Tag Archives: Merillat

First the chaos, then the bliss: part 2

It’s finished! Our amazing kitchen, compliments of Merillat is complete and we survived with our sanity, marriage and sense of humor still in tact.

Kitchen remodels are often the stuff horror movies are made of–contractors who screw things up, delay after delay, unexpected costs that leave your budget in the dust, not to mention the complete inconvenience of having to be without running water, a dishwasher, stove and more for an extended period of time and the steady stream of professionals coming in and out of the house.

If you’re reading this post hoping to hear the gory tale of our experience,  move along. I have nothing but good things to report.

I attribute the success of this remodel mainly to three factors:

  1. Our designer, Amy Wuest, from KSI Kitchens and Bath. If it weren’t for Amy, I would still be standing in front of the wall of cabinet door designs trying to make the first decision! While everything you see in my kitchen was chosen and approved by Michael and me (oh, who am I kidding? It was me.),  Amy narrowed the field of choices and expertly led me to decisions at every turn. She always listened to what I thought and would offer her input when I asked, but would then say, “It’s your kitchen, you have to like it.”
  2. Our contractor, Brian Smith (a.k.a. contractor extraordinaire) and his team. Prompt, courteous, efficient, neat and most importantly, good! You can design the most beautiful kitchen in the world but if the people building it don’t know what they’re doing, you’re sunk. By the way, work began on September 9 and was finished October 12–the exact date Brian estimated it would be done!
  3. It was paid for by someone else! If it weren’t for Merillat, we wouldn’t have the kitchen at all. From the VP of marketing to the interns, everyone we’ve had contact with at Merillat has been amazing. In fact, when they found out we wanted to have a party to thank all of the people who helped us win, they offered to take that on as well. It’s not part of the prize we won, just something extra they’re doing for us (as if a $30,000 kitchen isn’t enough!).

Even at their best, kitchen remodels are chaotic, but once you get through that, the bliss of enjoying the beautiful new space is well worth it!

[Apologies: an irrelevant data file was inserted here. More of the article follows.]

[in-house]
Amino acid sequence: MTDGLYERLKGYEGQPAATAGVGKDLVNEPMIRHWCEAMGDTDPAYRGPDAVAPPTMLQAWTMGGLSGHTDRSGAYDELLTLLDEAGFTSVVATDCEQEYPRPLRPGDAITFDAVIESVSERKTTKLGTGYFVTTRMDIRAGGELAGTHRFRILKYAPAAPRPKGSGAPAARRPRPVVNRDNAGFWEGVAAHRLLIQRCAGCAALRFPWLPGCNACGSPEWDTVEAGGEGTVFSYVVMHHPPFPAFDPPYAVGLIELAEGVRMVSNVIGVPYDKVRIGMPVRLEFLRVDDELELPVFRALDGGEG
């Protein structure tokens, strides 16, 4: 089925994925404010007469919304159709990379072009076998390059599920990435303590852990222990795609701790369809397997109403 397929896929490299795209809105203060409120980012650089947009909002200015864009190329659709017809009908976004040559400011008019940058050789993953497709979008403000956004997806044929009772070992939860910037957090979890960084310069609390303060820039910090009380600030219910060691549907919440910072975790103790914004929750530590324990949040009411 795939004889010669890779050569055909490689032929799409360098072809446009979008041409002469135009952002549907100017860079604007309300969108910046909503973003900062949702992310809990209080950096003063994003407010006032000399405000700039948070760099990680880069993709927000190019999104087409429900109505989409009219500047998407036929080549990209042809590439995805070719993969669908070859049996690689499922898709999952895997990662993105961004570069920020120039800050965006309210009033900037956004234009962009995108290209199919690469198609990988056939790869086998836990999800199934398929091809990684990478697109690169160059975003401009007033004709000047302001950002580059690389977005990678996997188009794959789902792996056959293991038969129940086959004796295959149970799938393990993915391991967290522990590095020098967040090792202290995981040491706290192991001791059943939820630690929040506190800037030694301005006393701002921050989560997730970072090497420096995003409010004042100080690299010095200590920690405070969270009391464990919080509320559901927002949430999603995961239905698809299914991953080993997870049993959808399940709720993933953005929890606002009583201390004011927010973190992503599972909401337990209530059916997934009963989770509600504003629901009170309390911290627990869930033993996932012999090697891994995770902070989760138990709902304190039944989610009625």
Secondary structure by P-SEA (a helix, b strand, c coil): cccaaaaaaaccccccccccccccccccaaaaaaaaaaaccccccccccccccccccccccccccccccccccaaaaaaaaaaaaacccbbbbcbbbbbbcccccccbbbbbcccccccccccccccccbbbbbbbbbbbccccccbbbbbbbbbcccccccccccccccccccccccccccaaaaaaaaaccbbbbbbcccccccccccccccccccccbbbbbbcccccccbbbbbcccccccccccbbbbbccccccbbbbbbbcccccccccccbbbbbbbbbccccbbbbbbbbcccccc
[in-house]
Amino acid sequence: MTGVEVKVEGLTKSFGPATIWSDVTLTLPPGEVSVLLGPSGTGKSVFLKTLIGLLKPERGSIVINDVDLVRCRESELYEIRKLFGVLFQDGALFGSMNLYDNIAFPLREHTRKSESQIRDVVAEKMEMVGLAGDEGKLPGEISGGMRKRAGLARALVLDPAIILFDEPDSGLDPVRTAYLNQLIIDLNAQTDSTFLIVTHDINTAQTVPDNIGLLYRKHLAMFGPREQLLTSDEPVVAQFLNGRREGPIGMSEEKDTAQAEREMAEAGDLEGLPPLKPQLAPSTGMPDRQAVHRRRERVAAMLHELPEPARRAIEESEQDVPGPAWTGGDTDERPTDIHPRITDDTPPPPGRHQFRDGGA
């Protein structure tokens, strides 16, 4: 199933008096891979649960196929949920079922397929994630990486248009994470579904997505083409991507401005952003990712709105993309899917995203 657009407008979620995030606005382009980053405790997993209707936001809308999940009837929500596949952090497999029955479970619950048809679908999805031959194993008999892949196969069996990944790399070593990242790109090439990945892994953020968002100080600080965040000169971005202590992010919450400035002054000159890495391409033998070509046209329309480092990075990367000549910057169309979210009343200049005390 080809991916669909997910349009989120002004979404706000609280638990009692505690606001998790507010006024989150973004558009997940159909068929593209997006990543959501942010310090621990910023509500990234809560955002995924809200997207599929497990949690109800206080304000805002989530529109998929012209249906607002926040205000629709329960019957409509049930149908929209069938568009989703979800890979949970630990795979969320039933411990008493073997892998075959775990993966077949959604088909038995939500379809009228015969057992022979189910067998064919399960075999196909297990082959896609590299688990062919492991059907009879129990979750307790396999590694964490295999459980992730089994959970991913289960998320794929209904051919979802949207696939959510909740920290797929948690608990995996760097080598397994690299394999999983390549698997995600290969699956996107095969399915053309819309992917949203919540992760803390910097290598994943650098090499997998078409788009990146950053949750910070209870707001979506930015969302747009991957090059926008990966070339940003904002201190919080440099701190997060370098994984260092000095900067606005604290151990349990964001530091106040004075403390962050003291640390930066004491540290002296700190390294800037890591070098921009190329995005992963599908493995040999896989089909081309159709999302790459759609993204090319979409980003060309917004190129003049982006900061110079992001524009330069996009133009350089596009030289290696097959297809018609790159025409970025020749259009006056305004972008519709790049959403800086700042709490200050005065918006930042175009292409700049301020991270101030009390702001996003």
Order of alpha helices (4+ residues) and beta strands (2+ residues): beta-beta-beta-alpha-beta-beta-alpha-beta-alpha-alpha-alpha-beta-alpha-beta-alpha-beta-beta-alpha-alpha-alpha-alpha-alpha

So here it is…the finished product…drum-roll, please…soundboard.com

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First the chaos, then the bliss

When last I wrote about the kitchen, we had just picked out all of the design details with cameramen in tow. Some of that footage was made into a video montage of our trip. Shortly after that post, Merillat began a blog of their own called Merillat Round Table. They began posting about our kitchen and linking to my blog. Since they were a few weeks behind “real time,” on their blog, I didn’t want to get too far ahead and post spoilers so I have held off on more posts. (I should note that they didn’t ask me to, I just did it.)

We spent the days before emptying the cupboards and shifting the other rooms in the house around so we could set up a makeshift kitchen in the dining room. Of course, there was the obligatory trip to Costco for massive amounts of paper plates, bowls, plastic cups and utensils.

As the school bus pulled away with our three oldest children on board the morning of September 9, Brian Smith of Brian Smith Construction Company, LLC, and his crew pulled in to begin the demolition. 100_1221

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The excitement is building

Well, actually, for me, the excitement is in the planning. Yesterday was a big day in the Merillat Good Life Kitchen remodel process.

We rose early and drove up to Redford, Michigan to visit Brian Dawe at Great Lakes Granite and Marble. Our mission was to choose our slab of granite as well as our sink and faucet finish.

Great Lakes is a fascinating place! We learned a little bit about how granite is mined, how slabs are cut, saw them moving them about their warehouse. This is one of those places that you could spend an interesting day learning about an industry most people don’t come into contact with. But, alas, the cameras were rolling, so we had to move along.

Paul Molnar, of Hanson, Inc. is the photographer capturing our Merillat kitchen remodel

Paul Molnar, of Hanson, Inc. is the photographer capturing our remodel.

Dave McCormick of Hanson, Inc., shooting video outside Great Lakes Granite and Marble where we chose our granite slab for our countertops.

Dave McCormick of Hanson, Inc., shooting video outside Great Lakes Granite and Marble where we chose our granite slab for our countertops.

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$30,000 in stunning cabinetry from Merillat Cabinets!

$30,000 in stunning cabinetry from Merillat Cabinets!

Today marked the official beginning of our journey into kitchen remodel-dom.

We were pleased to welcome Merillat representatives Mark Ayers, vice-president of marketing, Susan Cross, communications and public relations manager, and “Elliot the intern” from Eastern Michigan University. Joining them was Karin Bottomley, marketing manager of KSI Kitchen and Bath as well as several members of  Hanson, Inc. (web developers for Merillat).

The purpose of their visit was to present me with a giant-size “check” in the amount of “$30,000 in stunning cabinetry from Merillat Cabinets.” A check I will be more than happy to “cash” thank you very much!